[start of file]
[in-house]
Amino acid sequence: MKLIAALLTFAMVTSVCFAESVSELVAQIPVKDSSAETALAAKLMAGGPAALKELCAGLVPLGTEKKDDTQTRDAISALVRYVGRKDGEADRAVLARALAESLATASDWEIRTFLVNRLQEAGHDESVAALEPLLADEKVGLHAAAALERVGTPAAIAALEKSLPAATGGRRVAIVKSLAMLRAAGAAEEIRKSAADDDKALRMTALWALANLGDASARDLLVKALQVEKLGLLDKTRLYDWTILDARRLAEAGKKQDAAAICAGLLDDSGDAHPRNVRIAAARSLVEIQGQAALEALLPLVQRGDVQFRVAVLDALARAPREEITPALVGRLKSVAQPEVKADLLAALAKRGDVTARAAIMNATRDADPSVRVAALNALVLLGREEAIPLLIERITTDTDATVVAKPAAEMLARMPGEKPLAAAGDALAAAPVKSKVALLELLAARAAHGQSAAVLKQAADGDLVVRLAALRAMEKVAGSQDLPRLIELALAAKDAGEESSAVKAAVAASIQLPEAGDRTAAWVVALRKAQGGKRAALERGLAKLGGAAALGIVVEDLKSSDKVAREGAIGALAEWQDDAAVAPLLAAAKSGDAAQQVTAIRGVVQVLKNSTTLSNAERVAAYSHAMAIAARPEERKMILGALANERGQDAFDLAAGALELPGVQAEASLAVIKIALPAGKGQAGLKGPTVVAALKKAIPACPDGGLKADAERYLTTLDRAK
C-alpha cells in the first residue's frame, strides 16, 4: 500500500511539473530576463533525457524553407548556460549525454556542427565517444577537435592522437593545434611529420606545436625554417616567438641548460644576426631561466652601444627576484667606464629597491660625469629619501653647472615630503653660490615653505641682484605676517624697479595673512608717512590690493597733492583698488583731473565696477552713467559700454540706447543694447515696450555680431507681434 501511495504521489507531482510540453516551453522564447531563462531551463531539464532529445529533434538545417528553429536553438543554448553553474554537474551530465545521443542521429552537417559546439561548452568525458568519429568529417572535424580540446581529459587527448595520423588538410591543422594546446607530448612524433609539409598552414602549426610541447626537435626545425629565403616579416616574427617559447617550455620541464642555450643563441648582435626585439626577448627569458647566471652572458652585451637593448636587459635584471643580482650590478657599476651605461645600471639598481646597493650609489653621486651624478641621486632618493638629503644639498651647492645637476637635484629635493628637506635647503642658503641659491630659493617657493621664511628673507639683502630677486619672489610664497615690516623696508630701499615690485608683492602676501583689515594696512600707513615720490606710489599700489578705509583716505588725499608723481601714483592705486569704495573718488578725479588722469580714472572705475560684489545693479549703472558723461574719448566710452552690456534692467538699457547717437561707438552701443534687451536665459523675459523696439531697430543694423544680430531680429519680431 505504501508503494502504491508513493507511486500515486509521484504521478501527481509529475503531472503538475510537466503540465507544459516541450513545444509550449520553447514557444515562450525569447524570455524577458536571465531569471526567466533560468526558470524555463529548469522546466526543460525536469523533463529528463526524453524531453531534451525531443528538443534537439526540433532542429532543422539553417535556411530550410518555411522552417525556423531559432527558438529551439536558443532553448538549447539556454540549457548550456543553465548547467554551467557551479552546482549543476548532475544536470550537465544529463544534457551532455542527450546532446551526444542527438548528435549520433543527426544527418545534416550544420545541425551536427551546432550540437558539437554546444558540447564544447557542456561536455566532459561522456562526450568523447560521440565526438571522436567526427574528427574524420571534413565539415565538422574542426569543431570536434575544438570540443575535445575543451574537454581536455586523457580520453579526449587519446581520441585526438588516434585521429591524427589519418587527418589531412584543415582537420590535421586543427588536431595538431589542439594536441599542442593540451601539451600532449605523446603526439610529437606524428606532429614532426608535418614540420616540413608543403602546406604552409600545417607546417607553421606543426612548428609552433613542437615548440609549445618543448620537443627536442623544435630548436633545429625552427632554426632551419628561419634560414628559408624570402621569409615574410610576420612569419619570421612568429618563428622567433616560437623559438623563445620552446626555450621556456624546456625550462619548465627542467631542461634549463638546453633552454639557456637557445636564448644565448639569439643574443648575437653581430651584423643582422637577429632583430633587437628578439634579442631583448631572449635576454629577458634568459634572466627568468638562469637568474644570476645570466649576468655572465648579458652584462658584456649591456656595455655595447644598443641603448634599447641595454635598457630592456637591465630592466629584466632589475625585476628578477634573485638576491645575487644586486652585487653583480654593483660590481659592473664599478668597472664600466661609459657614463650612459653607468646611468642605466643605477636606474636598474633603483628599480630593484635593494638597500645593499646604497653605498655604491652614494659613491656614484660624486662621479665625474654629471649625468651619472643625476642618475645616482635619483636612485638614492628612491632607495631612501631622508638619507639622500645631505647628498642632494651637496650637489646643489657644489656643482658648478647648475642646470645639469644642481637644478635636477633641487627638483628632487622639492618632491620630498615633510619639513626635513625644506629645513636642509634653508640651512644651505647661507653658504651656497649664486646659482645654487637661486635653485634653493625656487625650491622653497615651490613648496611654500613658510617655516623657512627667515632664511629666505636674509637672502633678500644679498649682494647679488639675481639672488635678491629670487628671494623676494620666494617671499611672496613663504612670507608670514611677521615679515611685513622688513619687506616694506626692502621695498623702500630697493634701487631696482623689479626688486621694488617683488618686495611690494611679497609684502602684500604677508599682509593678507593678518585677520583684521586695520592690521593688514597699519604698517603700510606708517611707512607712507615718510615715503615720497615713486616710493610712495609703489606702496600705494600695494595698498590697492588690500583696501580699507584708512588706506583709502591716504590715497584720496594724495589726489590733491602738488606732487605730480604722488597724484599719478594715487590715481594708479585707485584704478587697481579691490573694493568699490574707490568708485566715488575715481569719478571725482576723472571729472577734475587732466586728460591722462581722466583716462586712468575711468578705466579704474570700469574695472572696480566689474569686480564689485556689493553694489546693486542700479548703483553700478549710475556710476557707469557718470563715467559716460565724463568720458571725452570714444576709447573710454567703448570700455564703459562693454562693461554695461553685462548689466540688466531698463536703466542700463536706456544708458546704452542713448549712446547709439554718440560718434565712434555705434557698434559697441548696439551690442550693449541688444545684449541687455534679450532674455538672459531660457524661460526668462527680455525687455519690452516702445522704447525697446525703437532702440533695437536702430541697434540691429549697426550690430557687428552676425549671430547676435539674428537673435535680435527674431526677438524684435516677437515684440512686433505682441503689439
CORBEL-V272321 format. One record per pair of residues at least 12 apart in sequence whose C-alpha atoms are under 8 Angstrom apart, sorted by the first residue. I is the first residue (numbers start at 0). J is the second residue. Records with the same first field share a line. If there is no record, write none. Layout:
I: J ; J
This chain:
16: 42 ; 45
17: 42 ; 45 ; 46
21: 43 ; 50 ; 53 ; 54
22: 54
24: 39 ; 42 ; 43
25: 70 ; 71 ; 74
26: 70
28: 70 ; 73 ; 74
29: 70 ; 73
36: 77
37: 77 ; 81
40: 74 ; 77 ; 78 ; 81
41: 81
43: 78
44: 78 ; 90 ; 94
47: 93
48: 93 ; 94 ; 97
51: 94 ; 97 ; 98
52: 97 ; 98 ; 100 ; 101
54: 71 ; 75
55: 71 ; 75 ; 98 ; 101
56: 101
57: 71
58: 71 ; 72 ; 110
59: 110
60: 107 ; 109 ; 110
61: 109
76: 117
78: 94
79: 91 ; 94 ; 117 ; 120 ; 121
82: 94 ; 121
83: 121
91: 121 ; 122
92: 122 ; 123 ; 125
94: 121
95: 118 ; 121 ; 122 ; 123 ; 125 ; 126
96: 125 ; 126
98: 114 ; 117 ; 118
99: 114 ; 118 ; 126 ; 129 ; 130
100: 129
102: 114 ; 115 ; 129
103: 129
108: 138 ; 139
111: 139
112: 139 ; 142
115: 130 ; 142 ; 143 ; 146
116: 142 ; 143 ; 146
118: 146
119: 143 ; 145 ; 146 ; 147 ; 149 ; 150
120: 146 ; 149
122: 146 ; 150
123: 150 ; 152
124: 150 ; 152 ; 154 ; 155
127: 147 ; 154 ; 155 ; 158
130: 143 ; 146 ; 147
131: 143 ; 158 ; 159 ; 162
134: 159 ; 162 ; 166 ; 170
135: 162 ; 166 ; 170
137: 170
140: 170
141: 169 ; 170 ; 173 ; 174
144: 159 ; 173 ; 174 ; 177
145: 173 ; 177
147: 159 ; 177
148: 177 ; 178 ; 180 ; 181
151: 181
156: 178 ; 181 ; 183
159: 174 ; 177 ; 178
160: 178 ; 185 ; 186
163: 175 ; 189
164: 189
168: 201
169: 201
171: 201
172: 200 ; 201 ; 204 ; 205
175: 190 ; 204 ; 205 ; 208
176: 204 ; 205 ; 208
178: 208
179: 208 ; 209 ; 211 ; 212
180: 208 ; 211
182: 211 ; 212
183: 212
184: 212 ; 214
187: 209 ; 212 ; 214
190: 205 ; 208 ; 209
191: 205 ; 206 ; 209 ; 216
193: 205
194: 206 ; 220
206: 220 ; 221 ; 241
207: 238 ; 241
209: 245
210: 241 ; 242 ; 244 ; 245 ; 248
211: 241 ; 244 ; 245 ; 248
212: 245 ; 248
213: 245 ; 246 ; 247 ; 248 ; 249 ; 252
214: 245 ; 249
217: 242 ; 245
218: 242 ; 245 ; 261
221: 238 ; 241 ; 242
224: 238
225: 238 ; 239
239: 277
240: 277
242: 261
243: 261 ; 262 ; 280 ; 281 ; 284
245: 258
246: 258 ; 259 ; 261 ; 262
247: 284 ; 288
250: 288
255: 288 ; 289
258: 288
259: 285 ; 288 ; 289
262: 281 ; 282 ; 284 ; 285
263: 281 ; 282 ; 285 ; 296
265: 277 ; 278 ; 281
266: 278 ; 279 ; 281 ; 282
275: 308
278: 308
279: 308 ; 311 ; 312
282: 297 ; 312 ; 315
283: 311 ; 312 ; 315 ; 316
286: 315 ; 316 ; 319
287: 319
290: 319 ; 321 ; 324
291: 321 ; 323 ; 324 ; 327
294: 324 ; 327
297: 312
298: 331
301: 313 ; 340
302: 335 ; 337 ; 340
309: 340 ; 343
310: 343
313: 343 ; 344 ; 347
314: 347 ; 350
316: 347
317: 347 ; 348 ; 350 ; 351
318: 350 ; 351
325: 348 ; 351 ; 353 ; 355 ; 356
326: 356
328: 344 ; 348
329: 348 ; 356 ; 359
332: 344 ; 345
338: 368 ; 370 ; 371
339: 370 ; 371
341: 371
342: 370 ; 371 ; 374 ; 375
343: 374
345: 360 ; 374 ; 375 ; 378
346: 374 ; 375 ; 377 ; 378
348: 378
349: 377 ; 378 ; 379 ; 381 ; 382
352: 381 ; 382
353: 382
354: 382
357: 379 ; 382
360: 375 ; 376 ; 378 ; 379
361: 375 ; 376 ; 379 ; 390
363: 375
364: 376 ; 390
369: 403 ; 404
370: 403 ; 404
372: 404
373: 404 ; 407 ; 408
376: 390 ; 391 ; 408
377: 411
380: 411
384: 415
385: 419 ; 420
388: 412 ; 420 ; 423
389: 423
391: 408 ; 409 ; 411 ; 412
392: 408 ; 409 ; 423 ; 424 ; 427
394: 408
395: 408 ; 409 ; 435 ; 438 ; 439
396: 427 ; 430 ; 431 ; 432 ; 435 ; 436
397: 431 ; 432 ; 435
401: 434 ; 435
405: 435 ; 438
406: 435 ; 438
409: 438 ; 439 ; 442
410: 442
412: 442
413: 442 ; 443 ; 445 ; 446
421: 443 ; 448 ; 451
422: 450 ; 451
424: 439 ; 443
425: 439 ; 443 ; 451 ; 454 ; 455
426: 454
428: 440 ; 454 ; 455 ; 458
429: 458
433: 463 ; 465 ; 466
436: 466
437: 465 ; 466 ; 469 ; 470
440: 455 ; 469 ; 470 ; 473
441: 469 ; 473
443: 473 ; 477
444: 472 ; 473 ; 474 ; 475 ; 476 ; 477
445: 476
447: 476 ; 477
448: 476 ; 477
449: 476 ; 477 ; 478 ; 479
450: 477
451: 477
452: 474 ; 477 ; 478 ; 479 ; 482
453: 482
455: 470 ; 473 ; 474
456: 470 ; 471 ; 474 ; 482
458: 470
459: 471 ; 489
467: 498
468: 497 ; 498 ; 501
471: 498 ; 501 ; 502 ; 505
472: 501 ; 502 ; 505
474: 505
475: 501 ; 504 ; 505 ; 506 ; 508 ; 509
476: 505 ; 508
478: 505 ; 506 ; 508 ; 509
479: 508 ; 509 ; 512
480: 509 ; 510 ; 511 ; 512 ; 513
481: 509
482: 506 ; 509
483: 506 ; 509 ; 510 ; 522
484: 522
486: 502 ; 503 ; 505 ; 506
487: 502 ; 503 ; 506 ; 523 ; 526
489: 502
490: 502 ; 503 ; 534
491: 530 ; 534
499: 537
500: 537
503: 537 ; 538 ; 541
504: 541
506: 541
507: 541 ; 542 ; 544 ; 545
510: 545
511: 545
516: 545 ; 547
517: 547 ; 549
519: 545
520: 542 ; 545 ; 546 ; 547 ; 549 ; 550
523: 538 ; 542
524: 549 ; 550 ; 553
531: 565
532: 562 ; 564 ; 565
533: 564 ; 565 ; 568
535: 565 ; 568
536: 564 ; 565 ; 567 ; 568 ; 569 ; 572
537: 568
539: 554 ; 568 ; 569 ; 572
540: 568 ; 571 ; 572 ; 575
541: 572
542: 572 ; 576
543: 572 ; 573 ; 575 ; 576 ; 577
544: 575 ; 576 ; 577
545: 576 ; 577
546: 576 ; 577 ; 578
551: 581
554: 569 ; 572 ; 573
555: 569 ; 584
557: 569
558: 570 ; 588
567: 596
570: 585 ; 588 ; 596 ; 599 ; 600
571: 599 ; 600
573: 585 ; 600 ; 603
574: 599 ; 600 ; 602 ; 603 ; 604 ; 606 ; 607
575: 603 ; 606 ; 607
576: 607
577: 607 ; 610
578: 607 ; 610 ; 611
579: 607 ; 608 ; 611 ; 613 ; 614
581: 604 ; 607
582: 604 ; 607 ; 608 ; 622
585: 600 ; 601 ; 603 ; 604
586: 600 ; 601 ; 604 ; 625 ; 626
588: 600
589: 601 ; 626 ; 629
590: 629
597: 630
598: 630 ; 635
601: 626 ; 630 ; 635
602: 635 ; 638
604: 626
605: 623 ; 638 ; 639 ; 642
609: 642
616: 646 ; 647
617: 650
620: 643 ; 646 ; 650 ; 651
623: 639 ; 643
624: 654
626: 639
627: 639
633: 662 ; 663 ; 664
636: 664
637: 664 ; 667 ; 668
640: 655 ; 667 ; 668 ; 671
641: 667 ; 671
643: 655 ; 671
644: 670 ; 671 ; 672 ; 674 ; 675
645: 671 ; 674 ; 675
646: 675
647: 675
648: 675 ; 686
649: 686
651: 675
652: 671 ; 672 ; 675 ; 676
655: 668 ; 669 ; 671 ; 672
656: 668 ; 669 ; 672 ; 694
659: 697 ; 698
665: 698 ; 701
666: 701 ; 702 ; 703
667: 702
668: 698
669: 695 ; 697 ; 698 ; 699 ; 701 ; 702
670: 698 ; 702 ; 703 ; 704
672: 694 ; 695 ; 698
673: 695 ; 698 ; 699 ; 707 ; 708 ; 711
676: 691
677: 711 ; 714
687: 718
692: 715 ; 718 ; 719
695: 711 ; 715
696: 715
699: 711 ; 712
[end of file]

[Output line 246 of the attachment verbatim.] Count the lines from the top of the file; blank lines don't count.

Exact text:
520: 542 ; 545 ; 546 ; 547 ; 549 ; 550